• Nutrition & Health partners with the Colorado Department of Health to connect schools with farmers in using locally grown produce for students’ lunch programs.
• Water — This critical issue runs the gamut of production. Grocery stores’ produce size and quality requirements which farmers must meet require adequate irrigation of crops from planting to harvest.
• Labor — Lots of demanding physical work is required seasonally to get harvests from field to market. Individuals who pick crops require training per crop variety (i.e. watermelon harvesting differs from apples, from peaches, from cherries, from tomatoes).
Sakata noted that help is getting harder and harder to find, and COVID-19 has only exacerbated the problem. The Labor Committee continually researches mechanization methods for crops currently hand-picked.
Regarding COVID-19, Sakata’s farm is considered an essential business. While remaining open, safety measures, such as PPE (personal protective equipment), disinfectants, etc., were initially hard to find. He worked with the Colorado Department of Agriculture to locate PPE sources and define guidelines for ag employees’ welfare.
Fortunately, timing was on the growers’ side, since March planting is an outdoor activity and, therefore, essentially socially distant. Farmers Markets worked with their local health departments about new regulations, including no free samples.
Many seasonal workers use grower-provided housing. More space for each individual became necessary with the pandemic; a separate quarantine location needed to be provided for those exposed to the virus; transportation from housing to fields required additional buses or shift changes to stagger start times.
The upcoming Online CFVGA Annual Conference will be held Feb. 17-18, 2021. Pre-COVID, these amiably boisterous social gatherings included personal interaction and educational events presented by the five pillar committees.
But there will still be a keynote speaker at the February conference. Russ Schumacher, Colorado’s State Climatologist, will address the topic of 2021’s Water Forecast and Climate Outlook.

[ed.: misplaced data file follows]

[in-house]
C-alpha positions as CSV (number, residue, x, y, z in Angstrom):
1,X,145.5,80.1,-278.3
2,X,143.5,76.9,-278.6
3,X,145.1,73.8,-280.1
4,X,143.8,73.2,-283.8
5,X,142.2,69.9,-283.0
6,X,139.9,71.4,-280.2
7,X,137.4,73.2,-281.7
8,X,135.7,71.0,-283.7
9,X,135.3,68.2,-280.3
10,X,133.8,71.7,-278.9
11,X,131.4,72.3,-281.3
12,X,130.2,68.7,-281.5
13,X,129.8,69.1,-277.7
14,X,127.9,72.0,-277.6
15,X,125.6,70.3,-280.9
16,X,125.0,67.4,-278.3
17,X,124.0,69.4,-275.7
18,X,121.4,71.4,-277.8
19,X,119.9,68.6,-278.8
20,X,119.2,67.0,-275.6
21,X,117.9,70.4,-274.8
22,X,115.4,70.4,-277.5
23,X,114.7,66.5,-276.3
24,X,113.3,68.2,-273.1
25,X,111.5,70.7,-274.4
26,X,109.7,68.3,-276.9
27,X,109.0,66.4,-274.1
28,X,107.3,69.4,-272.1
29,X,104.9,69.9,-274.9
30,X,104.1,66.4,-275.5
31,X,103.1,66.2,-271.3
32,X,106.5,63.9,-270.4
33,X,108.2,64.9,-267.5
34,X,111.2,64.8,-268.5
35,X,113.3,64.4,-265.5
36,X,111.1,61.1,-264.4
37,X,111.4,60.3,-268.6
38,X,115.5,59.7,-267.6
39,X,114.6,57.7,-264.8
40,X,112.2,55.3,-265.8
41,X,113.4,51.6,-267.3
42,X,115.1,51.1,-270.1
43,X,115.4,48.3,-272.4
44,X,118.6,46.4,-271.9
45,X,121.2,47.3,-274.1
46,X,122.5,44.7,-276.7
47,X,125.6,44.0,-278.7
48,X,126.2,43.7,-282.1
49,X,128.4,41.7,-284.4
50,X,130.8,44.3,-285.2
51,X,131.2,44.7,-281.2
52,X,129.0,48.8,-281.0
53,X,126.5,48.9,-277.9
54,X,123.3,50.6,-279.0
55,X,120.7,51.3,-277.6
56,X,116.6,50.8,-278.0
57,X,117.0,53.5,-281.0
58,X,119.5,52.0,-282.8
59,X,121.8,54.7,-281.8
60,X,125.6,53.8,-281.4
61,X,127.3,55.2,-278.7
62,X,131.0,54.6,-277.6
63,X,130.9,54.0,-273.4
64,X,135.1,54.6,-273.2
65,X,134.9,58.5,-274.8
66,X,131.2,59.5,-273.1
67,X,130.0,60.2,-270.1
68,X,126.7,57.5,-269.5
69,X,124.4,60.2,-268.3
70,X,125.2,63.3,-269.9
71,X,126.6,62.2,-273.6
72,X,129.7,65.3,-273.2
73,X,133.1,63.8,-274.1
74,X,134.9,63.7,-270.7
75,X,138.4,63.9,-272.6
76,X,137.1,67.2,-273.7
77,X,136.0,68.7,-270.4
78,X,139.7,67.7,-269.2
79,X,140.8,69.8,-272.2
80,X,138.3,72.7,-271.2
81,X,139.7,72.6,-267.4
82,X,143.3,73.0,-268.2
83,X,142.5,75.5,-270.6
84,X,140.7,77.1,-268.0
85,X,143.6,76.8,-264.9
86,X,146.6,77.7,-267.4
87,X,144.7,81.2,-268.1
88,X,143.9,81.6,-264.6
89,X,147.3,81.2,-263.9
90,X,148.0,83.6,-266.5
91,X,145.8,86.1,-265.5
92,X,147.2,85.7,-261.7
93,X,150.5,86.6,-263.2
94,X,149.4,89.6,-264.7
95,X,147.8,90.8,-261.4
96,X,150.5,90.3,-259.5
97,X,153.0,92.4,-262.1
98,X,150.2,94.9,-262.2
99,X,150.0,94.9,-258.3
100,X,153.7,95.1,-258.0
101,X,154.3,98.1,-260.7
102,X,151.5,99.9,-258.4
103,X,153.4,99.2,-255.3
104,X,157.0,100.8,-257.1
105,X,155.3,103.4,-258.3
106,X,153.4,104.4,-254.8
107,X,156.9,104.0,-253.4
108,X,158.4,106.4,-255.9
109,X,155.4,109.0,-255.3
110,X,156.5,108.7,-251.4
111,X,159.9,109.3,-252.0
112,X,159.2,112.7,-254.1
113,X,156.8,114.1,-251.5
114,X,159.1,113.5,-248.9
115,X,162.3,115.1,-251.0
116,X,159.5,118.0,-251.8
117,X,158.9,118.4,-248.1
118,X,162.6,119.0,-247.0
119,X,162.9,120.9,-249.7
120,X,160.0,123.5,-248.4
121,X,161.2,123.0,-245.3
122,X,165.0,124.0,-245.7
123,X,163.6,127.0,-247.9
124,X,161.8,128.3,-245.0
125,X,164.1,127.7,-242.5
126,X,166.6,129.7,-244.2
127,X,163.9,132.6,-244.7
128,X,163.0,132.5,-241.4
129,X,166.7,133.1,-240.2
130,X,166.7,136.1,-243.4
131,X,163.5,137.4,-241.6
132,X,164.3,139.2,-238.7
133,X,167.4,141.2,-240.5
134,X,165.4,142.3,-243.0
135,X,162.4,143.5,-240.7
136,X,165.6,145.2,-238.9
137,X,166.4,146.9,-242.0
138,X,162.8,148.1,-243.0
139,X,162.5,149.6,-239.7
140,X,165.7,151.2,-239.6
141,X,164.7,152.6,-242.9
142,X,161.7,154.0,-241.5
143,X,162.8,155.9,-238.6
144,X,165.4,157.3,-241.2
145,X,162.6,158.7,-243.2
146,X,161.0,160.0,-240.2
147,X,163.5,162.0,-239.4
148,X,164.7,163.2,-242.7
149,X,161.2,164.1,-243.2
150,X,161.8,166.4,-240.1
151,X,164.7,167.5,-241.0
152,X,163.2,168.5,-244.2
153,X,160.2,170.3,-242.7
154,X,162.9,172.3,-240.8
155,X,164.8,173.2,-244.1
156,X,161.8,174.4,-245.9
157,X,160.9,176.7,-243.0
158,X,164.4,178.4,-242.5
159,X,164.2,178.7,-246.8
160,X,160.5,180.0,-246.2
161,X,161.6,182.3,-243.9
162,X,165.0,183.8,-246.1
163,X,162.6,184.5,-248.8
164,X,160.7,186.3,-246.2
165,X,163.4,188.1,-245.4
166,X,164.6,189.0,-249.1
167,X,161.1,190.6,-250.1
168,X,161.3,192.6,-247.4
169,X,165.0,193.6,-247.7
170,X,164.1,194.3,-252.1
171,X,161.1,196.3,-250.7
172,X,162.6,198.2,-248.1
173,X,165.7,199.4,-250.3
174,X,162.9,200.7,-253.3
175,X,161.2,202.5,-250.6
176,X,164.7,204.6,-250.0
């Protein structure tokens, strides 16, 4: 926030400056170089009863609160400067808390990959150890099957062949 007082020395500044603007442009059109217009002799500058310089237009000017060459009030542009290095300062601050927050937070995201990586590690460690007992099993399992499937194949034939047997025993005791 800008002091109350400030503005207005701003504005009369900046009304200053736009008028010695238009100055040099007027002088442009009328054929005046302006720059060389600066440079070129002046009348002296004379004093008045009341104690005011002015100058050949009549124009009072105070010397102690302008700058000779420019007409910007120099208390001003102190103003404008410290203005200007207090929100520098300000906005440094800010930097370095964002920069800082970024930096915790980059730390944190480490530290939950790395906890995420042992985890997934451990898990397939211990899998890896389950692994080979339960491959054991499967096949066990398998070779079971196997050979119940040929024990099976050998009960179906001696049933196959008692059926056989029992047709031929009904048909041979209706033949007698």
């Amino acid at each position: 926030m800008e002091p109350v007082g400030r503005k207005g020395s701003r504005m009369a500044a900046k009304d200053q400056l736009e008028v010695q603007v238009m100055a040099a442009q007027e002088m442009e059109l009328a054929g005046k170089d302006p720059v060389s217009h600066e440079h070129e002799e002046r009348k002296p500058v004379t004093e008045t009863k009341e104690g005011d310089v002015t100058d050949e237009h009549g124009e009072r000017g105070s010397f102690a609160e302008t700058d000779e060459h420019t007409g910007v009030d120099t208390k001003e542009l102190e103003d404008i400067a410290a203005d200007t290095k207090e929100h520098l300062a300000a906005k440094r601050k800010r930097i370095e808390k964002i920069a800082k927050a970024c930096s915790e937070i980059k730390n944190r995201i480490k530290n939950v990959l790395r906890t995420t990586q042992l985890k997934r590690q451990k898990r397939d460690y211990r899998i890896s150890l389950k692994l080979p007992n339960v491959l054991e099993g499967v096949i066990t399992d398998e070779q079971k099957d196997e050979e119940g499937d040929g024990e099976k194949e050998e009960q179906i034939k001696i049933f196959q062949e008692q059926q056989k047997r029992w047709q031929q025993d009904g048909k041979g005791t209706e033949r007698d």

Also switching to an online format is the always-popular “speed dating” session, as Sakata called it. Each producer hosts a table where potential buyers line up to ask questions, and be likewise quizzed by that grower, one pairing per every 5 minutes. When the bell rings, buyers must proceed to the next table, and so on. “Zoom!” (pun intended).
For additional information about CFVGA or its 2021 Annual Conference visit http://www.coloradoproduce.org. Address questions via email to firstname.lastname@example.org. Or call Executive Director Marilyn Bay-Drake at (303) 594-3827.
(as printed in the 1930 Good Housekeeping Institute cookbook)
1 medium head cauliflower
2 beaten eggs
3 tablespoonfuls grated cheese
1 cupful milk
½ teaspoonful salt
1/8 teaspoonful pepper
Break the cauliflower into separate tiny flowerets and cook until tender. Nearly fill greased timbale molds or custard cups with the same. Meanwhile combine the beaten eggs, milk, salt, pepper and grated cheese. Pour this custard mixture slowly into the molds or cups so that it fills all the interstices. Set the molds in a pan of hot water and bake in a slow oven of 325 degrees F for about 40 minutes, or until a silver knife inserted in the center of the timbale comes out clean. Unmold and serve with tomato sauce. Serves 6.